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title: 'The Day book. (Chicago, Ill.) 1911-1917, May 02, 1912, Image 7',
meta: 'News about Chronicling America - RSS Feed',
Image provided by: University of Illinois at Urbana-Champaign Library, Urbana, IL
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Ihe wife4of a rancher saw liim.
"Let me go back," pleaded Mc
Kenzie to Payette. "I'm as good
a "woodsman as Tornpw any day,
and I can shoot as straight. Let
me go back." i
"Go," said the sheriff, "but not;
"McKenzie chose E. V. Elmer, a
'deadr shot," for his companion.
iThey 'moved norlh and met trap
pers returning; from the moun
tains. "The elk are estless," the
trappers said. "Somebody is
Far beyond the Wynochee Mc
Kenzie and Elmer found the car
cass of an elk. The meat, brains
and hide had been taken but not
the teeth. And' the teeth are the
most valuable part if one can go
to market with them. This was
Shortly after they came upon
the beast-man's hiding place un
expectedly a windfall, walled
with tanned elk hide and disguis
ed with brush. ,
Elmer, the "dead shot," never
had a chance. He went down
with a bullet between his eyes.
McKenzie could not shoot be
cause' of an intervening log.
When fie ran forward for a bet
ter chance, the, beast-man's sec
ond bullet smashed into his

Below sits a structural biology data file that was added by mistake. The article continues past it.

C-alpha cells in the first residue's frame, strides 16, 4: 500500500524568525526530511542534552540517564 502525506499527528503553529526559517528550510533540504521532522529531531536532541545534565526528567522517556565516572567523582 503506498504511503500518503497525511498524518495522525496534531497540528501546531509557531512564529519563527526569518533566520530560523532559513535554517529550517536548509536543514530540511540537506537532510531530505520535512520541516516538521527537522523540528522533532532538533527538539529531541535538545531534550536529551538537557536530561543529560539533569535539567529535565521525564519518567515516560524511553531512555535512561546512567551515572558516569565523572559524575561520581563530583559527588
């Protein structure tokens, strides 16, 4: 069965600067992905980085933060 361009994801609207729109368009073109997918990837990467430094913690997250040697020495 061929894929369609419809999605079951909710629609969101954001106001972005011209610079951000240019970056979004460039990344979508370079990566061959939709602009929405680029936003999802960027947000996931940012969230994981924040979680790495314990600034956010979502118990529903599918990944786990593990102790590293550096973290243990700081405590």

shoulder ranging the length of
his body, and .McKenzie died
.without getting a shot.
Ferguson's posse found the
bodies weeks later in a shallow
grave. Elmer lay at McKenzie's
feet, the two bodies forming a
"T" for "Tornow."
Rewards aggregating $5,000 are
offered for the capture of the?
beast-man. Yet only seven jnen
have had the courage to search
for him. Sheriff Payette sums up
the odds againsf his deputies:
"There is noj better natural
shot in the world than Tornow.
He never wastes a Cartridge. He
shoots as well from the hip as v
from the shoulder. , ;
"He took the clothes and guns ,
and-'ammunltion from the men he
killed and is living on jerked elk
meat. One elk will keep him in
food 30 days. Twelve cartridges
a year will suoolv him with meat.
and he has only to kjlhone man a
year to keep himself furnished
with clothes and ammunition.
"My boys, hafdy as they are,
suffer from hardship and expos-
use, lornow is in his natural
element, having , lived in the
woods since he was 12 years old,
"The deputies are looking for
Tornow, not Tornow for the de
puties. They' move about, he
waits in hiding. Our only chance
is to do as Tornow does hide
and wait. In the end we shall
win. Some day Tornow, his In
dian patience .exhausted, will
leave hiding and move about.
The oosse is broken uo. each
working independently. Chance
wi unu uuu wunm range oi a
deputy's rifle, and there will be
no effort to capture him alive."
o o '
StvyTc -ttrifll t1lf antr-Tt nt
the(-world: think with the
thoughts. of the few. John